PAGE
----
While my life carries little comparison to the Hunger Games — I'll never have to worry about killing other people to stay alive, and I have never been starved a day in my life — I realize it is similar in one way. Like Katniss and Peeta, this is a life I can never forget and it has changed who I am. Some memories are good, like making quick visits to Niagara Falls or the Alamo. I like remembering those. Others are painful, and I would rather forget them. But I cannot forget, because they are part of me.

I have changed. I may not travel much any more, but I am a different person. In some ways I am better: I am stronger, more fearless and patient. In other, I am worse: I am more pessimistic and prone to pout. Change is inevitable.

I learned valuable lessons. Like, it is OK to ask for help. It is acceptable to cut your losses and move on when a situation seems dire. Be brave, even when you feel like a coward. It is important to have confidence and belief in yourself, because really, you cannot count on anyone else for that. If you are happy, laugh. If you are sad, cry.

Have faith in something, even if it is counting on a Diet Coke tasting the same in Schenectady, N.Y., as it does in Temple, Texas.

The most valuable lesson is this: Just because something is not what you signed up for, does not mean it lacks value. We writers are lucky. All of these experiences — the good and the bad — are more than life. They are inspiration.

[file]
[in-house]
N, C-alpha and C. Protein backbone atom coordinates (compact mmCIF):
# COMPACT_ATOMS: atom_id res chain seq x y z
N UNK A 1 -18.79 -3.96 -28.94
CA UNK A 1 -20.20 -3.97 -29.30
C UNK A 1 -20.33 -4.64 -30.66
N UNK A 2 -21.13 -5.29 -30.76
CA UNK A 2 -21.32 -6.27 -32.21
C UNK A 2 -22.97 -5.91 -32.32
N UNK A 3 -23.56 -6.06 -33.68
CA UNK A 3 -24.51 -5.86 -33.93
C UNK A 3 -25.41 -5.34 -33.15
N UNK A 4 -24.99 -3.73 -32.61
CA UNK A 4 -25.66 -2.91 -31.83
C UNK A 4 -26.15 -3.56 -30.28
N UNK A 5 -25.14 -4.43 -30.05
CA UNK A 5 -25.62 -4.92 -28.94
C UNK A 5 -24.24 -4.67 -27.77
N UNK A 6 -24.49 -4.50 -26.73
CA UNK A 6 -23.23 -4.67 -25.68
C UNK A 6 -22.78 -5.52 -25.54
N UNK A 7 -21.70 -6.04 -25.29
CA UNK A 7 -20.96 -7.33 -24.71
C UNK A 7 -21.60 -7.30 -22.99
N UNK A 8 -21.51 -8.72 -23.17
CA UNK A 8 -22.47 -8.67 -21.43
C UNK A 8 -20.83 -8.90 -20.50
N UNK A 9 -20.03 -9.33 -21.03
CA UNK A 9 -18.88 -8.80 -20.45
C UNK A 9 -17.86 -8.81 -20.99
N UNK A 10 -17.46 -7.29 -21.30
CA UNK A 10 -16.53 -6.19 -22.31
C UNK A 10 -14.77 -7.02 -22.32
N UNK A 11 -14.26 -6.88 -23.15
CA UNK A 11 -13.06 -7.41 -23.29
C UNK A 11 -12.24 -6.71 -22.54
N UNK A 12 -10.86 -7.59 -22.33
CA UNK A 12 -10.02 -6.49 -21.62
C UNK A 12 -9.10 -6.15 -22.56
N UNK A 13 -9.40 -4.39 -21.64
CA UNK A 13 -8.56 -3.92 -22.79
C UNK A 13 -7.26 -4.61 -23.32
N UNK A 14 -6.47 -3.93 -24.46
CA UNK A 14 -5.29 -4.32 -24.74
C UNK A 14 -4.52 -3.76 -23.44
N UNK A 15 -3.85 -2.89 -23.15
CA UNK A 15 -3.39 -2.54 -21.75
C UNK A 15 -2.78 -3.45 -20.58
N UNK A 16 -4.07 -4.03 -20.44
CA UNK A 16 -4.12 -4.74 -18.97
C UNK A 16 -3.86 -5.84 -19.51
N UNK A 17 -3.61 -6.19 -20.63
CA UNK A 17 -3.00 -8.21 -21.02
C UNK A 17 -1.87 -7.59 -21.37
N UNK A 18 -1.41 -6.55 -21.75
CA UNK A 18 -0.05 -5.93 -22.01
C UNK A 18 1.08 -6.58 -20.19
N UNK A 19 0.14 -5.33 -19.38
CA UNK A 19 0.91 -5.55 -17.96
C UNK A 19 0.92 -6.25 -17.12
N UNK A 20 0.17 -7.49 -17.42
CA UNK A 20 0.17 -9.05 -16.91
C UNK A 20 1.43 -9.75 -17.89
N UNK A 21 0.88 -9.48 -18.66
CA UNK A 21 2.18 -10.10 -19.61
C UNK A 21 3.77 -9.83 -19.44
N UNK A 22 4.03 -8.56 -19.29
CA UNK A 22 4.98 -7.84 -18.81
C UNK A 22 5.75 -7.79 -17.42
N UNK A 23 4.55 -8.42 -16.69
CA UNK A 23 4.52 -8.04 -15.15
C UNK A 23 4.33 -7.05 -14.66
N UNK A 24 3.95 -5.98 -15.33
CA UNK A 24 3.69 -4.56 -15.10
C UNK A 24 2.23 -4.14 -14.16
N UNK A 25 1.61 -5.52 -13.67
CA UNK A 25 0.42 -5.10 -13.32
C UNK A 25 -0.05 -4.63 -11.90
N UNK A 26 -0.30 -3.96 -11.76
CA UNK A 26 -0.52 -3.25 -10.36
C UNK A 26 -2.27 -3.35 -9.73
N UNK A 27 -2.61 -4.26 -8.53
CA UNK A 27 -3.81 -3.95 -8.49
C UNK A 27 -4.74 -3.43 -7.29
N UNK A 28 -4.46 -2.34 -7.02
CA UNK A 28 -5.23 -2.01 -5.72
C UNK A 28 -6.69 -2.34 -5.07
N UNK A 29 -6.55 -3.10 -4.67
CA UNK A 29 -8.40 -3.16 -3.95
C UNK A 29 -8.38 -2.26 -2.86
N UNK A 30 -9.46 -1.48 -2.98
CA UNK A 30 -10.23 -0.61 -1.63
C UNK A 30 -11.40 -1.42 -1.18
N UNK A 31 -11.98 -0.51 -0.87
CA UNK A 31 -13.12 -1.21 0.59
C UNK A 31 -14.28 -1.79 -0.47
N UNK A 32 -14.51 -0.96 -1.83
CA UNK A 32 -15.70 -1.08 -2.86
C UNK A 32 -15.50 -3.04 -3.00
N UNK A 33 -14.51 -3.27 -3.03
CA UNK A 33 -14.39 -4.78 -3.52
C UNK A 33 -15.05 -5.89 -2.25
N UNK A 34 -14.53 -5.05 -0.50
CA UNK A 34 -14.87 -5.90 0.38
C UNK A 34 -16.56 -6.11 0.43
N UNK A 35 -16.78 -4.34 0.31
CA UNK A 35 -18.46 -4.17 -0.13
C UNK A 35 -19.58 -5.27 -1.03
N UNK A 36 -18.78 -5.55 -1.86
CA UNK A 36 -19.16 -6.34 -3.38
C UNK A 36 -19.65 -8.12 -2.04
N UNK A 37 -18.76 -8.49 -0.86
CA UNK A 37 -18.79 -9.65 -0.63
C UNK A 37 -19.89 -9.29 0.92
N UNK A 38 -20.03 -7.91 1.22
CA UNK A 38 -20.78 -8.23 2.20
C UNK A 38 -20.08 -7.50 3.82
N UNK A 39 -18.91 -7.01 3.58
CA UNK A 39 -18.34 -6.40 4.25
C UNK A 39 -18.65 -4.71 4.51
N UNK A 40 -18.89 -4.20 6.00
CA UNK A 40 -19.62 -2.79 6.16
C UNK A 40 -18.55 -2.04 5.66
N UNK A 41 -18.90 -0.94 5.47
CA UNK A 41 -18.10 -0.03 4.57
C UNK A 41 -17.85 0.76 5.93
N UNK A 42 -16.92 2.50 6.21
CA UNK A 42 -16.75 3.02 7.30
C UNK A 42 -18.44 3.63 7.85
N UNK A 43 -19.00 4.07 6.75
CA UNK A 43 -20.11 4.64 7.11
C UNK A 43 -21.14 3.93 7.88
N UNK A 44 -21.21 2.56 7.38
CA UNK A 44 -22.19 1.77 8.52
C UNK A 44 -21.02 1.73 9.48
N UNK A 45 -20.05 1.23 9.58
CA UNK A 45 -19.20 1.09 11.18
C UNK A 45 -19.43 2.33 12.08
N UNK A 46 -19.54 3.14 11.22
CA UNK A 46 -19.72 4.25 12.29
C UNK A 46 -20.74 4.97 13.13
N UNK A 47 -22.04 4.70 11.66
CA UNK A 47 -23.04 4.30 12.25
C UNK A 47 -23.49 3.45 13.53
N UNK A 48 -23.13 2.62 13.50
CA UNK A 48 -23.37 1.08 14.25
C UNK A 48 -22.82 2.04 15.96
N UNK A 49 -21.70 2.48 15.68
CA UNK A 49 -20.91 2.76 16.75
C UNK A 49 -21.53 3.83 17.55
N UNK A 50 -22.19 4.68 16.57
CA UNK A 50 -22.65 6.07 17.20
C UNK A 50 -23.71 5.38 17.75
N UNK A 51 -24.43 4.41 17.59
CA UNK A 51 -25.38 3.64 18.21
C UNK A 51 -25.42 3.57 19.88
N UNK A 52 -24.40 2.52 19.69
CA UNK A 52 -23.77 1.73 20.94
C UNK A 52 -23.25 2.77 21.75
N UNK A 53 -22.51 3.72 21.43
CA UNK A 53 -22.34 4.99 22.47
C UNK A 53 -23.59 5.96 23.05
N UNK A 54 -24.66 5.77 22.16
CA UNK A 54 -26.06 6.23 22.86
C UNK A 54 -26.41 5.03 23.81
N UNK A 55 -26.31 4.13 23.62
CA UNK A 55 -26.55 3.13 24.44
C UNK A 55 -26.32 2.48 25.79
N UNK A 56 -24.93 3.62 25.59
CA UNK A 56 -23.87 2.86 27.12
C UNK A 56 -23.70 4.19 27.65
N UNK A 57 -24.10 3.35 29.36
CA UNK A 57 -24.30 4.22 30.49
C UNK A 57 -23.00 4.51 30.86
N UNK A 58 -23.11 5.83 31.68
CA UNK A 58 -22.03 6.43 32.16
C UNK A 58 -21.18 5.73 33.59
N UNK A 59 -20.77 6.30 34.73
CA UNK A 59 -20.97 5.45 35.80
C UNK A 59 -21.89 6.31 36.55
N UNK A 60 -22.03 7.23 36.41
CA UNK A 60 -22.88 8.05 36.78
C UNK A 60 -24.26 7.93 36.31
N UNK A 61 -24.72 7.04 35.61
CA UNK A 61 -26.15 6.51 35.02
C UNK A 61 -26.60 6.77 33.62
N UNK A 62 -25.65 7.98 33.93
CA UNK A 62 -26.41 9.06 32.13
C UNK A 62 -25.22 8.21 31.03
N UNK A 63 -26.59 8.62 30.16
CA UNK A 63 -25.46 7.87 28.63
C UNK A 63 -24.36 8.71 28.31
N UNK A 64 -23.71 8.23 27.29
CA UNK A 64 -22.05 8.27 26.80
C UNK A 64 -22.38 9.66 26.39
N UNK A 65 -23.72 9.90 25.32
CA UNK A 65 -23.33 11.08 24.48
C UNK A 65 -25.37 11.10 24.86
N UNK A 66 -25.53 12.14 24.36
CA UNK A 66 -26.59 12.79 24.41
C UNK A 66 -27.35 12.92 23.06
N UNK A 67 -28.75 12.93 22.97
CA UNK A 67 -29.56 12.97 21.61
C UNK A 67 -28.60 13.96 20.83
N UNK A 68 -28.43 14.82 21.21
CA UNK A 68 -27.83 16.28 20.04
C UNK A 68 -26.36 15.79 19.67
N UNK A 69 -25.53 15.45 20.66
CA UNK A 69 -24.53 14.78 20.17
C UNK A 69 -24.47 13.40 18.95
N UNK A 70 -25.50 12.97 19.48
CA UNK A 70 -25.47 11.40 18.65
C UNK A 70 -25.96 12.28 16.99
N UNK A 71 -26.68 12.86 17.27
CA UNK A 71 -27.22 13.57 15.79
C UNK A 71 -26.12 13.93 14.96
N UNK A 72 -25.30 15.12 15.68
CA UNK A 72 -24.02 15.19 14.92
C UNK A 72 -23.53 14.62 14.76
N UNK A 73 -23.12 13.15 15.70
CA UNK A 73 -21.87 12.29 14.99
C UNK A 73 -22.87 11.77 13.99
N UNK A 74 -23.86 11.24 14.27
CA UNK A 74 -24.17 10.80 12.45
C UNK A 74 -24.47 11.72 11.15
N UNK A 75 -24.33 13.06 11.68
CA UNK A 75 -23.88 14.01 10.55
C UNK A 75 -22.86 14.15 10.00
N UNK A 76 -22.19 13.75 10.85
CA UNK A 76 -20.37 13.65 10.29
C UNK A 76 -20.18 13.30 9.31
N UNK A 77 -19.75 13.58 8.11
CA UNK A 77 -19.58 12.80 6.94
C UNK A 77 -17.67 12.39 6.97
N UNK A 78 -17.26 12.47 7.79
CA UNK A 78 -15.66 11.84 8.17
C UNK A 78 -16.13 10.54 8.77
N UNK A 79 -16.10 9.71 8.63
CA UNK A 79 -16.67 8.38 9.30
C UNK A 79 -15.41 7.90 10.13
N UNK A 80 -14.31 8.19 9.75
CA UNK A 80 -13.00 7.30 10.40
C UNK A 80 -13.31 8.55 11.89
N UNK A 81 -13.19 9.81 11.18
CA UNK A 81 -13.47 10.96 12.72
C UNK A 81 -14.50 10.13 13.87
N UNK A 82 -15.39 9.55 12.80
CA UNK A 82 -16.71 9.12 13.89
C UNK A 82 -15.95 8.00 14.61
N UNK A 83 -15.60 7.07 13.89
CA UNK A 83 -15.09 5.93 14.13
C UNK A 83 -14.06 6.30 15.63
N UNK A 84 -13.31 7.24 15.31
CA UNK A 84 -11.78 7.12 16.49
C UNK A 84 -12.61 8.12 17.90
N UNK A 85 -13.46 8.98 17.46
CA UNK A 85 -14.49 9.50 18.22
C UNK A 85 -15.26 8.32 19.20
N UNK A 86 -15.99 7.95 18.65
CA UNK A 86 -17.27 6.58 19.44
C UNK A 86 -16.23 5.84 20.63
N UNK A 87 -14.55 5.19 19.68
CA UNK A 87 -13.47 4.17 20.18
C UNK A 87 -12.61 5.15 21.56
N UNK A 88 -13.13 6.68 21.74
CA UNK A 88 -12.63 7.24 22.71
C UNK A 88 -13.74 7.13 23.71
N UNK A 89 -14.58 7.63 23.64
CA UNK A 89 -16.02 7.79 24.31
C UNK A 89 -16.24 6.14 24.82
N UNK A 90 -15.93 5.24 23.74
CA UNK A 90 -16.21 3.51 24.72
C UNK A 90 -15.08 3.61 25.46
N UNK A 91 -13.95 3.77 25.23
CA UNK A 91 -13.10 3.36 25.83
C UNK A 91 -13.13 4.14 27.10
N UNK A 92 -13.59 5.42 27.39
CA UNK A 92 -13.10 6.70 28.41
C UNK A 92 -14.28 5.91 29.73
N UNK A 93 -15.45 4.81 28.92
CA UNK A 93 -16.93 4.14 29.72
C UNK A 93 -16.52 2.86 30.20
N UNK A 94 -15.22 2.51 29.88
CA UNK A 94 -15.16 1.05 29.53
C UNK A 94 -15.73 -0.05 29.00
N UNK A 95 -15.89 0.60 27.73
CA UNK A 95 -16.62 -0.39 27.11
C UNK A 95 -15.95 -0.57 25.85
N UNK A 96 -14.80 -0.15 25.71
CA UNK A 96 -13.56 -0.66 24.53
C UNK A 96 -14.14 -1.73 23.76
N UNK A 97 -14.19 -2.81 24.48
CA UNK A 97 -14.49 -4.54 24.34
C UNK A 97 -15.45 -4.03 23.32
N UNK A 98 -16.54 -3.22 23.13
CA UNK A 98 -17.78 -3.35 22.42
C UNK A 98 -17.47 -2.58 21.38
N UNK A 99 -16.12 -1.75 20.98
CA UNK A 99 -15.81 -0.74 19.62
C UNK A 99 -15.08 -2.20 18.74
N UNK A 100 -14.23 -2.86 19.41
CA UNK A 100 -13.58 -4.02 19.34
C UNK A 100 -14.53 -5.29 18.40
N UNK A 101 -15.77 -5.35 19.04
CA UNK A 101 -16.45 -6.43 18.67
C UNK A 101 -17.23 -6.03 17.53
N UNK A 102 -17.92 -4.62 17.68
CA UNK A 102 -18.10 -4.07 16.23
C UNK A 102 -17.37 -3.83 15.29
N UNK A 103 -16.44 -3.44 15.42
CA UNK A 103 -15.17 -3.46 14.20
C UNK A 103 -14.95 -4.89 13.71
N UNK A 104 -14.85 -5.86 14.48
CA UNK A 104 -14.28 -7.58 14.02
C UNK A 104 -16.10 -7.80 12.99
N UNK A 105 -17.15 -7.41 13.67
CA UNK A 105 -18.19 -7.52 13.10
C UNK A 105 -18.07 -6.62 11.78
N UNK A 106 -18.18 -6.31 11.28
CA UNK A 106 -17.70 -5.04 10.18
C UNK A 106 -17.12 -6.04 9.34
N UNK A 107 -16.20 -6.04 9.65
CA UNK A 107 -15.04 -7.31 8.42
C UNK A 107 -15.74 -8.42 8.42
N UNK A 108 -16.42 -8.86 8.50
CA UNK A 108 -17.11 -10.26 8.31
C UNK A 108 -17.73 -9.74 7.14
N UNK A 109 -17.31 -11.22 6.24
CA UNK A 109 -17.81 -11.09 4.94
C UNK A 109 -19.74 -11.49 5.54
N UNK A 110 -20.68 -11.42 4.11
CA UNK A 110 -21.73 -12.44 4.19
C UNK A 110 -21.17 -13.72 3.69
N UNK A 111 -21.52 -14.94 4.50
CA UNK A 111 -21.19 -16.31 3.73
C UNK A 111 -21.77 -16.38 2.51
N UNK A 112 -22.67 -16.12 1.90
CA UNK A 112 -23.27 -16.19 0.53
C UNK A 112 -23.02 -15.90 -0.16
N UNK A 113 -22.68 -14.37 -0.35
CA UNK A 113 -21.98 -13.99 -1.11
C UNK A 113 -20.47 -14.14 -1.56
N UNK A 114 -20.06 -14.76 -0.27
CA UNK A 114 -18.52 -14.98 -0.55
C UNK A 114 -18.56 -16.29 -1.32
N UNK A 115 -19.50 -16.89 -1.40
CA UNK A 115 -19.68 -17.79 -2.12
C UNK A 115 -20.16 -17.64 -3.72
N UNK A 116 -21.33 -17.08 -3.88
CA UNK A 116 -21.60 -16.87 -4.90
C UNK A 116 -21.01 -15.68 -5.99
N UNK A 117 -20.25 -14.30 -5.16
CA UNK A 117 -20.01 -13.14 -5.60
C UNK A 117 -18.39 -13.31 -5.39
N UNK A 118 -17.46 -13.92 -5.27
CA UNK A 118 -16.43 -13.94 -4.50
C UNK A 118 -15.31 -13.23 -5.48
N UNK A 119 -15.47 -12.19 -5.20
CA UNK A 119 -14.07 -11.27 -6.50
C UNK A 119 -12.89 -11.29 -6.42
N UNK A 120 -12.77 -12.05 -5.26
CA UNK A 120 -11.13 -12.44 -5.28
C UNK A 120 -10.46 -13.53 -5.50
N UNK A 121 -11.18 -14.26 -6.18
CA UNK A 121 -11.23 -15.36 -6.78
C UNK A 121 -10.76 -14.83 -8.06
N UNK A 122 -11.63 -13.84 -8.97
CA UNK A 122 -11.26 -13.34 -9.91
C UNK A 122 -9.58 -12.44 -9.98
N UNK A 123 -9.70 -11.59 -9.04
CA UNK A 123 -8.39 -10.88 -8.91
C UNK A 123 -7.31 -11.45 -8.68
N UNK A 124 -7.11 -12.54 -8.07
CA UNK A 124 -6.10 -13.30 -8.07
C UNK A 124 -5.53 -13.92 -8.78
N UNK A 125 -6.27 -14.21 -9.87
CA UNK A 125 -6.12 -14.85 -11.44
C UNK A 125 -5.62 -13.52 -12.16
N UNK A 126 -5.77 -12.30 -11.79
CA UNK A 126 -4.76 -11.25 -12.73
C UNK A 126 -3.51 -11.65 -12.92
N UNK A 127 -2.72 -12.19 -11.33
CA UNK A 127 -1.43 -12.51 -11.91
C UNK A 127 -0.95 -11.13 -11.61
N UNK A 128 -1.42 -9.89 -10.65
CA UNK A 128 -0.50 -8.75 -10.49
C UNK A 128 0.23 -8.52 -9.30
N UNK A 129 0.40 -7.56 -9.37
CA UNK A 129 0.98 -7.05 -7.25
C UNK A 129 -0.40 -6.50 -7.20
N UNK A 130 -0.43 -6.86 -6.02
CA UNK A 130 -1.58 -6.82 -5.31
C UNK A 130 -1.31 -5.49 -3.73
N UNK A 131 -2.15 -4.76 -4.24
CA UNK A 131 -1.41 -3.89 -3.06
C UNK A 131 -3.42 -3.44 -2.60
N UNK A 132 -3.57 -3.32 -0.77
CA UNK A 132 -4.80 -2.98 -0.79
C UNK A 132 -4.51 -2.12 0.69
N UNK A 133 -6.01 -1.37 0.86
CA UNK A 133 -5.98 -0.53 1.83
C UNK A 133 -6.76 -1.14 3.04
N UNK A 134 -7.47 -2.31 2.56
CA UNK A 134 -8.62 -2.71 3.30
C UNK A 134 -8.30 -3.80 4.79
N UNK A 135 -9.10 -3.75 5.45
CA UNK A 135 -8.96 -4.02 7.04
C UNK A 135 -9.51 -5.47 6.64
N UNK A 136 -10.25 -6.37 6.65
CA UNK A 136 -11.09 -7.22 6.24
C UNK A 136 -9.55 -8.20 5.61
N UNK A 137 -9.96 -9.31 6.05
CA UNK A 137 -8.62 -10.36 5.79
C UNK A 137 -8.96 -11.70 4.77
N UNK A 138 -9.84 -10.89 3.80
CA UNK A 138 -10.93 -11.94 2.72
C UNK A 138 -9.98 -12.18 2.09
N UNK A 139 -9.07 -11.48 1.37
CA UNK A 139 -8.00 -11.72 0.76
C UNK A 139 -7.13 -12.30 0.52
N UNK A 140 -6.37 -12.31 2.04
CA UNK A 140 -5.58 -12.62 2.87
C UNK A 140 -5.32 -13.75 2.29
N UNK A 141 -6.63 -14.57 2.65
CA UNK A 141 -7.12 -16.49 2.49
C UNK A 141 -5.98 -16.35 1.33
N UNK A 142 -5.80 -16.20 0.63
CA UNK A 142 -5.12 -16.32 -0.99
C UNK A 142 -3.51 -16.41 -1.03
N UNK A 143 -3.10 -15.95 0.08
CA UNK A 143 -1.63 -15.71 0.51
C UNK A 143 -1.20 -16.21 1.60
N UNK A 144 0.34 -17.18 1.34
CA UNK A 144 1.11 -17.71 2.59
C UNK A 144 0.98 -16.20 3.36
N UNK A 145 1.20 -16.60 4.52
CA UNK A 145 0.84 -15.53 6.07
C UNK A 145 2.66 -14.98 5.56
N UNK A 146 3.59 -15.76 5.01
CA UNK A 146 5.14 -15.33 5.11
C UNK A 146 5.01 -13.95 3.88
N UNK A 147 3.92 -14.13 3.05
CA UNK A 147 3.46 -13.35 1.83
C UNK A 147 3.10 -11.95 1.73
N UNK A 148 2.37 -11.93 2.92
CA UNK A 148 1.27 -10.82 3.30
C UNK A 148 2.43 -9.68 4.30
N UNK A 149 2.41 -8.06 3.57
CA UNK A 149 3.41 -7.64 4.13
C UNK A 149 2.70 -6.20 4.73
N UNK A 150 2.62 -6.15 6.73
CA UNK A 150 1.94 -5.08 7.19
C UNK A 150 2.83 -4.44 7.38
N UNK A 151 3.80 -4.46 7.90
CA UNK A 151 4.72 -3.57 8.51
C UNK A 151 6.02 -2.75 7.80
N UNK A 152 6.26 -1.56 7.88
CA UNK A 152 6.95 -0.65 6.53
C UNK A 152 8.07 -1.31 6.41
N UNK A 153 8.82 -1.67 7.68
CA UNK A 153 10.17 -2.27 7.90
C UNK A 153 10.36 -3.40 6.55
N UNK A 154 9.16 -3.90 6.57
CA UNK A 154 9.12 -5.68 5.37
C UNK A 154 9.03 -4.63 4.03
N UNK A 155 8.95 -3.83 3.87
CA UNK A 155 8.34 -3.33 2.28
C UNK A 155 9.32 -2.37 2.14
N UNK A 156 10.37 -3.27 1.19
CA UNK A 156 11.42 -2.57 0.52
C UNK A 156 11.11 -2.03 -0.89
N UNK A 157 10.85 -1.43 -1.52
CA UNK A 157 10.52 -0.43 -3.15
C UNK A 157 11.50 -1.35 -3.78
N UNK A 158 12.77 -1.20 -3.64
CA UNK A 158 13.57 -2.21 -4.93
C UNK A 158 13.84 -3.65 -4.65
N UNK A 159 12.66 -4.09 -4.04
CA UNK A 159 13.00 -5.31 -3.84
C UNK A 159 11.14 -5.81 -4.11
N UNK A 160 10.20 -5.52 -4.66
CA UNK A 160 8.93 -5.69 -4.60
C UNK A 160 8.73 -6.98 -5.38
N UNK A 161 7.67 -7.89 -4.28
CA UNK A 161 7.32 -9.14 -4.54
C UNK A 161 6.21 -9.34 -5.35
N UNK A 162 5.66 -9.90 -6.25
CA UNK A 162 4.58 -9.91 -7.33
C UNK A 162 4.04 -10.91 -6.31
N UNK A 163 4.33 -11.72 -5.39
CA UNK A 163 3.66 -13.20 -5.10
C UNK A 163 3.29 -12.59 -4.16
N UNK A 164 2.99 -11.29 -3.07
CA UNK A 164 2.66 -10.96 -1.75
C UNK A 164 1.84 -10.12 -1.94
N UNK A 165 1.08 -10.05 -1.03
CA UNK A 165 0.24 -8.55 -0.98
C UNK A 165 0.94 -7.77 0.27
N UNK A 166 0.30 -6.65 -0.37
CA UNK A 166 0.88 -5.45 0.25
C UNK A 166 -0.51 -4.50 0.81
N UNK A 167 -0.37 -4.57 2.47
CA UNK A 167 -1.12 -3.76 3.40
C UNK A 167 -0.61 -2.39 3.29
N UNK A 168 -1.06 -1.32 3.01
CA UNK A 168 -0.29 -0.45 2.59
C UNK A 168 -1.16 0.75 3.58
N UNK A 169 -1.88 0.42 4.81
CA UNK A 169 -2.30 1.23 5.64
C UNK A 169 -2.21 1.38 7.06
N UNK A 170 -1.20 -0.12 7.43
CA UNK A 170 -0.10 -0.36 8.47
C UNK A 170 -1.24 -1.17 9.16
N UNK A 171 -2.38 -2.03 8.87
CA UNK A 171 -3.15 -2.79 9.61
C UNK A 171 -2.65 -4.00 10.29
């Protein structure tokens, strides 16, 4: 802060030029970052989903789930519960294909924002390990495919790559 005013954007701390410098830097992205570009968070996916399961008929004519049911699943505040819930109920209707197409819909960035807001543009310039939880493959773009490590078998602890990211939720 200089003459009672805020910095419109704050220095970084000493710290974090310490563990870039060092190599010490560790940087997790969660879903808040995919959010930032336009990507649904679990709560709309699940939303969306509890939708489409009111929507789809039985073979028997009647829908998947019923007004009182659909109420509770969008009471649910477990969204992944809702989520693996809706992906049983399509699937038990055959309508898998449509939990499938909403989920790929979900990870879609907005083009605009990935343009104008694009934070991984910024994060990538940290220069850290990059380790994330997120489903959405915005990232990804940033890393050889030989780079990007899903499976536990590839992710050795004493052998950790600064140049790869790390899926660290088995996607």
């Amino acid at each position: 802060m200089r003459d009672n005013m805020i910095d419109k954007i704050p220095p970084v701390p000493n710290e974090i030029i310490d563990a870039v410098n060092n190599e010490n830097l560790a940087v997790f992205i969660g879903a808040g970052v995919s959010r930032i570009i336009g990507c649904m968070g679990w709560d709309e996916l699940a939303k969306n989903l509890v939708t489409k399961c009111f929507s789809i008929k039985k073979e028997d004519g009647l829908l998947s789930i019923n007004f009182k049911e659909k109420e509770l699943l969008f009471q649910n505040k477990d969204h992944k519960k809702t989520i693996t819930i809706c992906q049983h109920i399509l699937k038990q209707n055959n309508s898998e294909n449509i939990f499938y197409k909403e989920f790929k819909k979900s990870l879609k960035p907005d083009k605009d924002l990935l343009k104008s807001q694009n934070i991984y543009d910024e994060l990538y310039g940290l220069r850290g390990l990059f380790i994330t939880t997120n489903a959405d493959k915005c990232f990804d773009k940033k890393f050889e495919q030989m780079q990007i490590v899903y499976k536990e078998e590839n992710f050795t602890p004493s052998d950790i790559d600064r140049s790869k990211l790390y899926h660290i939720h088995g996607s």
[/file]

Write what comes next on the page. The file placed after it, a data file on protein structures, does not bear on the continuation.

For my part, I used the alone time on the road to craft stories to keep myself entertained. I used angry clients or rude interviewees as the basis for villains in my books. Every time I disagree with someone, I make notes of what I would like to say and figure out how I can work it into dialogue. I even used the experience of being alone and constantly fighting to please everyone in an industry you do not understand as the basis for my first novel.

And the good memories help, too. I have traveled to more than half the states in the U.S., and seeing the scenery and talking to the locals gives me extra flavor to add to my stories.

The thought I want to leave you with, after this this long, rambling post is that we writers should take advantage of all experiences  and consider it research. Or at least find some other way to exploit it for our craft.